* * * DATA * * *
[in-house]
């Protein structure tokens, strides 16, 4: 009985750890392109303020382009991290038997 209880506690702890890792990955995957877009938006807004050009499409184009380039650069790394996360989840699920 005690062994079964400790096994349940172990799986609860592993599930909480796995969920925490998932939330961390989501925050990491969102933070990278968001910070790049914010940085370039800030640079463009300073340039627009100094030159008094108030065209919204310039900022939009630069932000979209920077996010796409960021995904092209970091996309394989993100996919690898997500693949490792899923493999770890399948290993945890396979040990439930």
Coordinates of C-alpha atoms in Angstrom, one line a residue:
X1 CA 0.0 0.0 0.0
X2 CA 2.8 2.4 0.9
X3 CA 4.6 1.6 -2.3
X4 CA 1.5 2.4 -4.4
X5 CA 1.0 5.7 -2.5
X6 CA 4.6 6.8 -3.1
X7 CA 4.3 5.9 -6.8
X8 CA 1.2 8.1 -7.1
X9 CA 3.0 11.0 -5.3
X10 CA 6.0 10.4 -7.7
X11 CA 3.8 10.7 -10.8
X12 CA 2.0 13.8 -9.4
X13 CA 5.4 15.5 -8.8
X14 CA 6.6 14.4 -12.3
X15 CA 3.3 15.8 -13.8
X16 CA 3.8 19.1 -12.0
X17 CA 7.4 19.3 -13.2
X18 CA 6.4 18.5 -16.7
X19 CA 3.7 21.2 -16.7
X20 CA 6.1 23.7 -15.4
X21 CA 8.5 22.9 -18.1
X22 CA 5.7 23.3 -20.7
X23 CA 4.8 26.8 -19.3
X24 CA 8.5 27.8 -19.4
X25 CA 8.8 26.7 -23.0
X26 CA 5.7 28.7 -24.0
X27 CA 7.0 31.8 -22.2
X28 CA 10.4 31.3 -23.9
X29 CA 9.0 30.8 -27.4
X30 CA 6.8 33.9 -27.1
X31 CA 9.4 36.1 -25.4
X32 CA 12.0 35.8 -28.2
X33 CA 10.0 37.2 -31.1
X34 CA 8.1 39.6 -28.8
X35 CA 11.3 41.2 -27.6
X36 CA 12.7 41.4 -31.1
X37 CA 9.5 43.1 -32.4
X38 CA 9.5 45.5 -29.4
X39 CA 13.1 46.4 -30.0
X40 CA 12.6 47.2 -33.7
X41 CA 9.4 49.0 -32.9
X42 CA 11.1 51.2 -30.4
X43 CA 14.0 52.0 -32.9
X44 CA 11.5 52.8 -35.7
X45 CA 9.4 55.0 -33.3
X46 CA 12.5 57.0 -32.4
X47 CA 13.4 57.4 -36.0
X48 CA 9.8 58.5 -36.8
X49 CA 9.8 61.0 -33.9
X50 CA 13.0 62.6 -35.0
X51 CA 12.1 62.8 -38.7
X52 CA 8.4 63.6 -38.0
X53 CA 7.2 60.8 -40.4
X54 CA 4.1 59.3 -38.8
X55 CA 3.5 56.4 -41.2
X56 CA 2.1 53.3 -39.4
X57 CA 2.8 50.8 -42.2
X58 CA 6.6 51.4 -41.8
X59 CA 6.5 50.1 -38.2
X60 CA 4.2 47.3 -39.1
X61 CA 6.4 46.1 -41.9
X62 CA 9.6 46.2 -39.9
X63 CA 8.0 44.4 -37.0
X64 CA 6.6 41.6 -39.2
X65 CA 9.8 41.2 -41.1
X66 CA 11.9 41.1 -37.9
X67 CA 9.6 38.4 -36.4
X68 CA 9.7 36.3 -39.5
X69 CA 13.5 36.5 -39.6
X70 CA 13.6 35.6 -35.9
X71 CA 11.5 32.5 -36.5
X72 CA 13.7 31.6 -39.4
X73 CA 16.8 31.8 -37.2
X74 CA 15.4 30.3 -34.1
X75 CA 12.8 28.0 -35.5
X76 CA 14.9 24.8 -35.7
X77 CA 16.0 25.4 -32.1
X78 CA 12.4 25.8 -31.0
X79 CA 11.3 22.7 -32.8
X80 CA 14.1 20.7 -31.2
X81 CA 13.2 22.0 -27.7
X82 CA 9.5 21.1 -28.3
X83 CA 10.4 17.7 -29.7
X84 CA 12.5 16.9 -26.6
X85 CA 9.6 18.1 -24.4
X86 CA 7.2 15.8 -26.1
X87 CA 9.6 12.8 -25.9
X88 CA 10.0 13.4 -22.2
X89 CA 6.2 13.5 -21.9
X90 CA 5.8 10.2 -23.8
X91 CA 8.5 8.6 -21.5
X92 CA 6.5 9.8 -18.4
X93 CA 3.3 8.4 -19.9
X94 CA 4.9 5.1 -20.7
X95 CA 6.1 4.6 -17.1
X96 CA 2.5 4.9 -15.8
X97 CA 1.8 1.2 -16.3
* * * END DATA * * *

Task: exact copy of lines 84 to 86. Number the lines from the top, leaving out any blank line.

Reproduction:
X81 CA 13.2 22.0 -27.7
X82 CA 9.5 21.1 -28.3
X83 CA 10.4 17.7 -29.7